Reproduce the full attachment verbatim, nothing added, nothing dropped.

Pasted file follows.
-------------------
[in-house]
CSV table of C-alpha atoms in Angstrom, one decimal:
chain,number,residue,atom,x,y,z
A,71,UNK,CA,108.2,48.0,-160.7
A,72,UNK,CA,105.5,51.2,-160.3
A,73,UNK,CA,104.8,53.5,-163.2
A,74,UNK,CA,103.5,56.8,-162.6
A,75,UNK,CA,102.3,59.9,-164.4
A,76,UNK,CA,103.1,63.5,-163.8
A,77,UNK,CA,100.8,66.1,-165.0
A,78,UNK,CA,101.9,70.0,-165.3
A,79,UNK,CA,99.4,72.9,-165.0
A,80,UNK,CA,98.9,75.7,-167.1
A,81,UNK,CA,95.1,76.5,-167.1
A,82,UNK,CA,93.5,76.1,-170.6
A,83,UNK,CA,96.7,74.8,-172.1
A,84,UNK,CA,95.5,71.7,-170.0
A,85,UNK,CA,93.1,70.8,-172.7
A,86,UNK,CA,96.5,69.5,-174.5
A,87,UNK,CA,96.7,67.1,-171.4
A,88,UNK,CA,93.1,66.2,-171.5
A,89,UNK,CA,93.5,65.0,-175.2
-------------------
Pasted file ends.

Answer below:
[in-house]
CSV table of C-alpha atoms in Angstrom, one decimal:
chain,number,residue,atom,x,y,z
A,71,UNK,CA,108.2,48.0,-160.7
A,72,UNK,CA,105.5,51.2,-160.3
A,73,UNK,CA,104.8,53.5,-163.2
A,74,UNK,CA,103.5,56.8,-162.6
A,75,UNK,CA,102.3,59.9,-164.4
A,76,UNK,CA,103.1,63.5,-163.8
A,77,UNK,CA,100.8,66.1,-165.0
A,78,UNK,CA,101.9,70.0,-165.3
A,79,UNK,CA,99.4,72.9,-165.0
A,80,UNK,CA,98.9,75.7,-167.1
A,81,UNK,CA,95.1,76.5,-167.1
A,82,UNK,CA,93.5,76.1,-170.6
A,83,UNK,CA,96.7,74.8,-172.1
A,84,UNK,CA,95.5,71.7,-170.0
A,85,UNK,CA,93.1,70.8,-172.7
A,86,UNK,CA,96.5,69.5,-174.5
A,87,UNK,CA,96.7,67.1,-171.4
A,88,UNK,CA,93.1,66.2,-171.5
A,89,UNK,CA,93.5,65.0,-175.2